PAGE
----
Finally, it seems we are going to have a feature that enables us to save our tweets to be posted later. This, according to reliable reverse engineer Jane Manchun Wong who took to her Twitter page to post a screenshot she spotted lately.
According to the screenshot posted by Jane, Twitter will allow you save a tweet that can be sent from your unsent tweets. This is a very interesting one to look forward to considering the responses that followed Jane’s post. Besides, ability to save tweets as drafts have always been on the priority lists of most wanted features by Twitter users.
All things being equal, the feature could be launched or added soon—helping you to save a tweet as draft that can later be posted. The ability to save draft along with tweet scheduling are among the most requested features from users. Should the microblogging platform pull this one through, then millions of users can cross out the feature from their wish list.
Twitter is working on making draft tweets available on the web app, and cross-device pic.twitter.com/Q5wiYq3ICW
— Jane Manchun Wong (@wongmjane) March 2, 2020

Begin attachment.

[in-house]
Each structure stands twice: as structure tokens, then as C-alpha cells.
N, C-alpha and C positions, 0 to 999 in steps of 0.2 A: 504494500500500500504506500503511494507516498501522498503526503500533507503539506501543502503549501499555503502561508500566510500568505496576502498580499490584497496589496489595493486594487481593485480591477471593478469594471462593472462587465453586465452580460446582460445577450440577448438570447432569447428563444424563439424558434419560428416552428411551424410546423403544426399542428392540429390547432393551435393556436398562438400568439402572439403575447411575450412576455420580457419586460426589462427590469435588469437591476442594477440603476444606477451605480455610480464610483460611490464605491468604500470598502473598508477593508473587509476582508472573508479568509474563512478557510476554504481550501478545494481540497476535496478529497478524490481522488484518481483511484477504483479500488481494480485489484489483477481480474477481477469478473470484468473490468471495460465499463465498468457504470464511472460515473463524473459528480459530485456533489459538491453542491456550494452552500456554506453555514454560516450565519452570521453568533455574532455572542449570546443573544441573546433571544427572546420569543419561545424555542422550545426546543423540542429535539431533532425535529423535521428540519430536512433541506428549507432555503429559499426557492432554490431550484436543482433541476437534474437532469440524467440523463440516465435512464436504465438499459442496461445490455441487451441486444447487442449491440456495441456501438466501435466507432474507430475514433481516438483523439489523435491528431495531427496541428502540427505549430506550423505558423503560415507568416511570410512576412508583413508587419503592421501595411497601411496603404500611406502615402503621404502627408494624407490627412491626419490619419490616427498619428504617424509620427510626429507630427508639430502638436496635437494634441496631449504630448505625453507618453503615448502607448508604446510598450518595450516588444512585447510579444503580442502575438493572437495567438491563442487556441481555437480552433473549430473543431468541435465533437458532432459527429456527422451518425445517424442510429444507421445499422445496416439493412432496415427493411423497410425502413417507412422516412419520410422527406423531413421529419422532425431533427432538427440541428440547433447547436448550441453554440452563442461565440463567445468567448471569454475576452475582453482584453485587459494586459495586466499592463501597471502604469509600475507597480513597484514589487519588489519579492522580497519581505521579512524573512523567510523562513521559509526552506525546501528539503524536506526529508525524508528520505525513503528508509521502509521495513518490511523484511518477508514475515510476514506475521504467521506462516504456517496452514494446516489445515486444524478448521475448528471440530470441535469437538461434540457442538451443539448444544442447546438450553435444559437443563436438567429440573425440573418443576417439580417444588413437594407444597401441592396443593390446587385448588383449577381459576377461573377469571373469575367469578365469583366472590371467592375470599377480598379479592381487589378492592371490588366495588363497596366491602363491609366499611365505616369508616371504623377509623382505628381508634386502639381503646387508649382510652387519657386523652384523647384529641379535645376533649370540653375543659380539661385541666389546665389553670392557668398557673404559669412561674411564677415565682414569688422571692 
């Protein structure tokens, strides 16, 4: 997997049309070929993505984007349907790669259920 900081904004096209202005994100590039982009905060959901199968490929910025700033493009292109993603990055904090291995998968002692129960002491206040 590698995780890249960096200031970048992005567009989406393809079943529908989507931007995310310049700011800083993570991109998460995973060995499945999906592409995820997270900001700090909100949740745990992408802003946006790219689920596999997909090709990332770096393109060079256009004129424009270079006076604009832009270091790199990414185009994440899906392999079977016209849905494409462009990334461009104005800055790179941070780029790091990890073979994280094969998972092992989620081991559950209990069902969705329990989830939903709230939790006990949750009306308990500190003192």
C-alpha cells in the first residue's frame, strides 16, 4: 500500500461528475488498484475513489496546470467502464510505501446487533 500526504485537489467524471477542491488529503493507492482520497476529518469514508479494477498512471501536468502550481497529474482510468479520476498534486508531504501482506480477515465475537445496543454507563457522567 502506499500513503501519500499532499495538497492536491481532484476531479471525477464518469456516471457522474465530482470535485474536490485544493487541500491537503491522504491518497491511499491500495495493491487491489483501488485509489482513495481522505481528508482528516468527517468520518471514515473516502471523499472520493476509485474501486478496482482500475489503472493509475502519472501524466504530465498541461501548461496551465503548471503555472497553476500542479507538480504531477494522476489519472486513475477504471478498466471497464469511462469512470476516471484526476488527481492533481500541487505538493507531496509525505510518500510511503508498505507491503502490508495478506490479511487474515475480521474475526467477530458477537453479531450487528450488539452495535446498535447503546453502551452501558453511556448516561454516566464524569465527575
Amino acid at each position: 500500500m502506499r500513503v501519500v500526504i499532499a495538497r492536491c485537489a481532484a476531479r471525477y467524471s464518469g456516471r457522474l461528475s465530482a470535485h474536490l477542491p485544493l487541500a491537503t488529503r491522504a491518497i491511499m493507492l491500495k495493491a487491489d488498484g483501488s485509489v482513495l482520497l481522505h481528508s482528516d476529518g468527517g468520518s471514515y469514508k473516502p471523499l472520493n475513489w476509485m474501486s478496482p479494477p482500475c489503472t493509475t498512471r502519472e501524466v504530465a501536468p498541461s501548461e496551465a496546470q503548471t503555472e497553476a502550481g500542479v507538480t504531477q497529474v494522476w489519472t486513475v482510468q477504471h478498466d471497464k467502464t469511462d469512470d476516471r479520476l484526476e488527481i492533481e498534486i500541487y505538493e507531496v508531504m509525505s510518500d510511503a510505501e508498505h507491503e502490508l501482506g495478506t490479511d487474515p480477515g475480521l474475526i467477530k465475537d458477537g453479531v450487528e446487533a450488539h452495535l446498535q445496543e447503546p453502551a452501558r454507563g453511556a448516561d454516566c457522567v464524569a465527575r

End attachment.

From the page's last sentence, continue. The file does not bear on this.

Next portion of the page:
Last November, Twitter announced that a test that may ultimately lead to the launch of a scheduling feature was being done. Though, the feature is still at the experimental stage, users are nonetheless excited about it.
When launched, scheduling will save you a lot of time, and enable you to focus on developing more content that can also be published at a later date. For online publishers and marketers, the feature allows for proper managing and organizing of activities.
Imagine if you had to publish or share your content on Twitter to different groups of followers who live in different continents? Scheduling allows you to do that—setting different publishing time for every tweet, so you can go ahead and focus on other things. For now, only a handful of lucky users have access to the feature, and their feedback will go a long way to help mold the feature into what we all want it to be.
Just last week, Jane tweeted that the social media giant was testing a new feature. Conversation Controls, according Jane Manchun Wong a reverse engineer, is now being tested and could be available once all tests have been completed.
So, what does Conversation Control do? The feature will allow you to control who can reply to your tweets. It sorts of allow you to have a closed-group of select individuals based on default options that can reply to your tweets. Twitter included three options including: Open, Community, and By Invitation. These options could however, be changed before proper roll out seeing that this is just a test.
This could be another way Twitter wants to control or reduce trolls on its platform. Sometimes someone tweets a reply that has nothing to do with your tweet simply for the purpose of trolling you. Limiting replies to your tweets by invitation or to your community could fence out people whose contribution may not be of paramount interest to the topic being discussed.